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Feather picking or biting is not normal parrot behaviour, it is an indicator that something is wrong. Feather picking is a complex and common problem, as there can be many causes. Finding the exact cause is difficult, treatment is lengthy and the results are only visible after a few months at best. The commitment of the parrot’s owners is therefore crucial.

The problem of feather picking can manifest itself in many different ways, including feather picking, feather biting, self-mutilation (where the parrot picks its feathers to the point of wounds) and even excessive handling of feathers is also a problematic behaviour. For example, this parrot is not plucked, but the bite marks are clearly visible. In this case, help should also be sought.

The causes of feathering are divided into medical (e.g. illness, pain, inflammation, etc.) and social/psychological. All parrots that are biting should first be examined by a veterinarian with blood and other tests. And only then, if all testsIf the parrot is within the normal range, it can be said that the parrot is fighting over psychological problems.

Small parrots usually pick at themselves for medical reasons, medium and large parrots for social/psychological problems. But it can be all sorts of things, so research is needed.

The most common feather pickers are Gulls (as many as 40%), Cockatoos and Eclectus parrots.

The main causes of feathering are:

Poor diet

Poor diet is probably the most common cause of moulting. If a parrot that has been molting for a long time has had seeds/nuts as a major part of its diet, the first thing that needs to be done to help it is to change to a balanced diet. This is described more here.

Seeking attention

A common mistake made by owners is to react when a parrot is self-harming. If you draw attention to the bird (start shouting, move away) when it is picking at its feathers, you are encouraging the parrot’s misbehaviour. Because if the parrot gets attention every time it plucks its feathers, it will repeat.

obsessive-compulsive disorder (OCD) with feather picking. The most common cause of feather picking is boredom in jacob parrots, as they need to get plenty of mental activity. Parrots need to be able to make their own decisions, solve problems/challenges, learn and discover new things.

How to solve a problem?

Increase parrot occupancy. The cage should have 2 – 4 toys at all times, which should be replaced weekly. When entering, give the parrot a toy (foraging) from which it can scratch out food for a while. It turns out that parrots have an instinctive tendency to reach for food, i.e. to scratch it out, to pull it out, to find it, even if the cage is filled with easily accessible food.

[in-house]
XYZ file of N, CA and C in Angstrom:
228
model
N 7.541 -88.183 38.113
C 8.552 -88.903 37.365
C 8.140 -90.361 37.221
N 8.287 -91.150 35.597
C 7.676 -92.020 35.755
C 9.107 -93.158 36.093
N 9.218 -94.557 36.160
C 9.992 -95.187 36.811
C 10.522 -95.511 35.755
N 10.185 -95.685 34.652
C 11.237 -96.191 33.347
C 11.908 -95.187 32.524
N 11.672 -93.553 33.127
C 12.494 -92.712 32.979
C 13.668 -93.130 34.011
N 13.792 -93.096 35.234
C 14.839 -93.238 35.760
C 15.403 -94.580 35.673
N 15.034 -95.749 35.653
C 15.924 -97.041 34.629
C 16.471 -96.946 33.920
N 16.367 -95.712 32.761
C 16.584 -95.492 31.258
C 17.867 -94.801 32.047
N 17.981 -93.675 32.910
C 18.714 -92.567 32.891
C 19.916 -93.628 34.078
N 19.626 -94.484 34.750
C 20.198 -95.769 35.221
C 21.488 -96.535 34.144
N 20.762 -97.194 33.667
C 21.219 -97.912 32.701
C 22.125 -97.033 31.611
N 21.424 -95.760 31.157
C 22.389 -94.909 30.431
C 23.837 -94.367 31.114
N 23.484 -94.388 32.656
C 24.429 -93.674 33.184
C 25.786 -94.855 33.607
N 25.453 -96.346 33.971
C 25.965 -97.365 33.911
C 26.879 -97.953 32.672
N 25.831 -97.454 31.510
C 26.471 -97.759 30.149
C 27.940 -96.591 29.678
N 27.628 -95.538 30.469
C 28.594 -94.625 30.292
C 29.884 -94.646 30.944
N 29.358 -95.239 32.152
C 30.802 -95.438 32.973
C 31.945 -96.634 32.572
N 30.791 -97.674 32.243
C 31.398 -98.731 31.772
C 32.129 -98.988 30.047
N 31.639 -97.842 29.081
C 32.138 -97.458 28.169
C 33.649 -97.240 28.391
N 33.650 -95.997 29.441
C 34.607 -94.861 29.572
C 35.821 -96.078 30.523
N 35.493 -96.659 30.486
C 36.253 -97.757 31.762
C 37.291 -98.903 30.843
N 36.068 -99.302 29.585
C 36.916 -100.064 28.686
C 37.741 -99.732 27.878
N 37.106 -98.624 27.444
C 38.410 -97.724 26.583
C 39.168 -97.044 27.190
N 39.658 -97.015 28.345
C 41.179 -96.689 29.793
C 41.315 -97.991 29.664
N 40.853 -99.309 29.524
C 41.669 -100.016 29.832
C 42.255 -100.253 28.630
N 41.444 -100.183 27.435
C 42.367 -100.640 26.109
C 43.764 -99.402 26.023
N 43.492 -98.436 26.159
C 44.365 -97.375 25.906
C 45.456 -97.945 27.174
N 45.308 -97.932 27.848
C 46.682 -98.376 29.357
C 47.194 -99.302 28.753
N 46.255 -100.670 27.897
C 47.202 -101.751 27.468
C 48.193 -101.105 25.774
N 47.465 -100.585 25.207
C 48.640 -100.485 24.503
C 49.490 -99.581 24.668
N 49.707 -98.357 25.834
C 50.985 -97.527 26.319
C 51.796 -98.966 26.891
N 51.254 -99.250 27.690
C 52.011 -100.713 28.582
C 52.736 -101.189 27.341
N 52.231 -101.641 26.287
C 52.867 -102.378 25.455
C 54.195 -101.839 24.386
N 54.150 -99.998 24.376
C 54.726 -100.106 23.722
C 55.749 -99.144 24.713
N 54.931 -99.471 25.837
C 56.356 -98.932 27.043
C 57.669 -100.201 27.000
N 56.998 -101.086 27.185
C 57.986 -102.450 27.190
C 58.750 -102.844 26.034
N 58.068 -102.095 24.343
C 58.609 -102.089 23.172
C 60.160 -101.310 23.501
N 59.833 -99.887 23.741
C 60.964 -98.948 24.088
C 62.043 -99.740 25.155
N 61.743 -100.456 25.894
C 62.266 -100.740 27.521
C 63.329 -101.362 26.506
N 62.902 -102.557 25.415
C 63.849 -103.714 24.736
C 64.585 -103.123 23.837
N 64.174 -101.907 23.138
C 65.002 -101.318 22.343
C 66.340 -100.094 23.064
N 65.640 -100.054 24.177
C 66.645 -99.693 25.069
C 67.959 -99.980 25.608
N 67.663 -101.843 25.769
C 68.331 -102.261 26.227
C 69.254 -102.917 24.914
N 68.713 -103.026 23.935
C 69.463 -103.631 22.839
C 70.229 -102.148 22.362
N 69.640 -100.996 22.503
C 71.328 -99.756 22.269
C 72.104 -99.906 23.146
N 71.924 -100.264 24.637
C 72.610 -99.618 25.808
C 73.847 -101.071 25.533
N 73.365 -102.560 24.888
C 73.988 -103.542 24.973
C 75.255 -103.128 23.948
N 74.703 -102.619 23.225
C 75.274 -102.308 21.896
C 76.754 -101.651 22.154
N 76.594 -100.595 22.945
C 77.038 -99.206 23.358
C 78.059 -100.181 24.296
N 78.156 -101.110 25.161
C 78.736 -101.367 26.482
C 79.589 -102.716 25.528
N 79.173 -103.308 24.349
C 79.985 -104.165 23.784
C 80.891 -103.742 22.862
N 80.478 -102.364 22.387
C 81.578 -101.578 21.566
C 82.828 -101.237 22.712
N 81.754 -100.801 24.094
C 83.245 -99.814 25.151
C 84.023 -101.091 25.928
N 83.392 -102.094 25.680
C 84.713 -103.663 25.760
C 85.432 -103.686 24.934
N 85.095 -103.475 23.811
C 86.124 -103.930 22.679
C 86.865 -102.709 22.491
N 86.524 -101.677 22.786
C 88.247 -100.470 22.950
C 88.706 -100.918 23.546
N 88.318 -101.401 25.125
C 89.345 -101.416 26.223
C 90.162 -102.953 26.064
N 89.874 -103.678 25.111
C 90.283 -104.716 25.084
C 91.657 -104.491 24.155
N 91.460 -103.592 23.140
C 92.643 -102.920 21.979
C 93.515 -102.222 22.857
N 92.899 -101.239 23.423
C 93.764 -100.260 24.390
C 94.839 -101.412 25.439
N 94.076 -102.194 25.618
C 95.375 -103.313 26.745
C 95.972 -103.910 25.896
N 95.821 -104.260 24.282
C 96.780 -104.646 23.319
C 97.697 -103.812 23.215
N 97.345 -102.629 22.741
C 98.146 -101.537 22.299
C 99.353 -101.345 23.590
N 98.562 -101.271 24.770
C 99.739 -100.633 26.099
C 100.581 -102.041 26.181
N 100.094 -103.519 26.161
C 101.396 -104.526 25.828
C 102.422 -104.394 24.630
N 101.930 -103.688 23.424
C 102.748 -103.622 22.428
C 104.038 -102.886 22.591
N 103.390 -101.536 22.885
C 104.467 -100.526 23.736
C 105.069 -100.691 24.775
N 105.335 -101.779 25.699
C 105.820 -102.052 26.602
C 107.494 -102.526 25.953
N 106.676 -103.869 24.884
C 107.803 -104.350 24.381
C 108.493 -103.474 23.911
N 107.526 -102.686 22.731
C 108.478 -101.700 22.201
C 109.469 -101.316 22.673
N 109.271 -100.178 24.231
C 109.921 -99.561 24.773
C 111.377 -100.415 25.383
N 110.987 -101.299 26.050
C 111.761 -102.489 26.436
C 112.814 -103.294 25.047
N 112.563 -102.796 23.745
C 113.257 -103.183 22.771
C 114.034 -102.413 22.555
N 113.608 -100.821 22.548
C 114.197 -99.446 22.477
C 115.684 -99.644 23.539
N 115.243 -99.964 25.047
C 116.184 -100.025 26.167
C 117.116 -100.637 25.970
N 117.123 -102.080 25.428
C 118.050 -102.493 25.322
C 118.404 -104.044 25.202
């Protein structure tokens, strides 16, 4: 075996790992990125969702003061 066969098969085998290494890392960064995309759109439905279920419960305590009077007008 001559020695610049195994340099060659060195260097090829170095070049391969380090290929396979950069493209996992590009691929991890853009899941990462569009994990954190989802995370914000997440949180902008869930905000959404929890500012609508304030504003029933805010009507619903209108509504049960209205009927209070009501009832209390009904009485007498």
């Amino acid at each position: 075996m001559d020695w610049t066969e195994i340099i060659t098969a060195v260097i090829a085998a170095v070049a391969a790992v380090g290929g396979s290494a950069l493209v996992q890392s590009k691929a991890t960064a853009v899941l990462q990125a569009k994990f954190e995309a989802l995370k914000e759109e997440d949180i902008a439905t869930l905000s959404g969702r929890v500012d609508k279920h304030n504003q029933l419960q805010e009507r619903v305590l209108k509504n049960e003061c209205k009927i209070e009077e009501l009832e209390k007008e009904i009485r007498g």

This keeps the parrot physically and mentally engaged, reducing stress, boredom and aggression.Some owners leave the radio or TV on when they go out, so that the parrot is not stressed by the silence. In the wild, parrots live in noisy environments, where silence means the appearance of danger, a predator. Let the paper be torn.

Release parrots every daymore flying. Parrots are social animals, so give them more of your time. Parrots (depending on the species) are as big as three-year-olds. Therefore, parrots, especially large parrots, need frequent, quality contact with humans or other parrots. Keep the cage in the room where you spend most of your time. The slats in the cage should be of different thicknesses and arranged in different directions, vary the arrangement of the slats.

It is useful to take the parrot outside in the summer (on a leash or in a cage) as it senses its surroundings, observes changes, reacts to the weather and birds flying over, and thus receives a lot of useful mental stimulation. Mix small inedible items (which would not be dangerous to the parrot) with the food, it will take time for the parrot to remove them from the container. Change toys when the parrot gets tired of them.

Separation anxiety

A parrot will start to fight when it is left alone because it feels unsafe or angry. Separation anxiety is the most common cause of feather picking in Cockatoos, as they have strong become attached to their owners. This is why cockatoos often start fighting when their owners go on holiday or are away for long periods.

How to solve the problem? Leave the parrot alone for a short time, and gradually increase the separation. At the same time, increase the parrot’s occupancy by giving food, foraging toys and treats when you go out.

Chronic stress

In nature, the parrot’s reaction to fear is to fly away. If a parrot does not have the opportunity to fly away and avoid the stressor, it may channel its pent-up energy into feather picking. Stress can be caused by very minimal stimuli that are not disturbing to humans and are not noticed by them. For example – car noise in the street; too little light in the room during the day; too many lights from the street in the room at night; a large colony of crows living near the house; neighbours listening to loud, noisy music when you are not at home; changes in the environment – a new cage, a new toy, unfamiliar people, animals, arguments at home etc. Stress can be caused by the separation of bonded parrots or new parrot/pet/baby at home.

How to solve the problem? Find out what the parrot is afraid of. As many factors can cause stress, I recommend that owners monitor the environment and how the parrot reacts to stimuli. Only you can find the real cause of the stress, because you know your bird and its environment best. Avoid changes in the environment.

Sex hormones

Behavioural problems and moulting due to sex hormones are most common in Great Parrots. When hormones are imbalanced, the bird feels anxious, aggressive, and wants to dominate and defend its territory. This escalates into feather picking.

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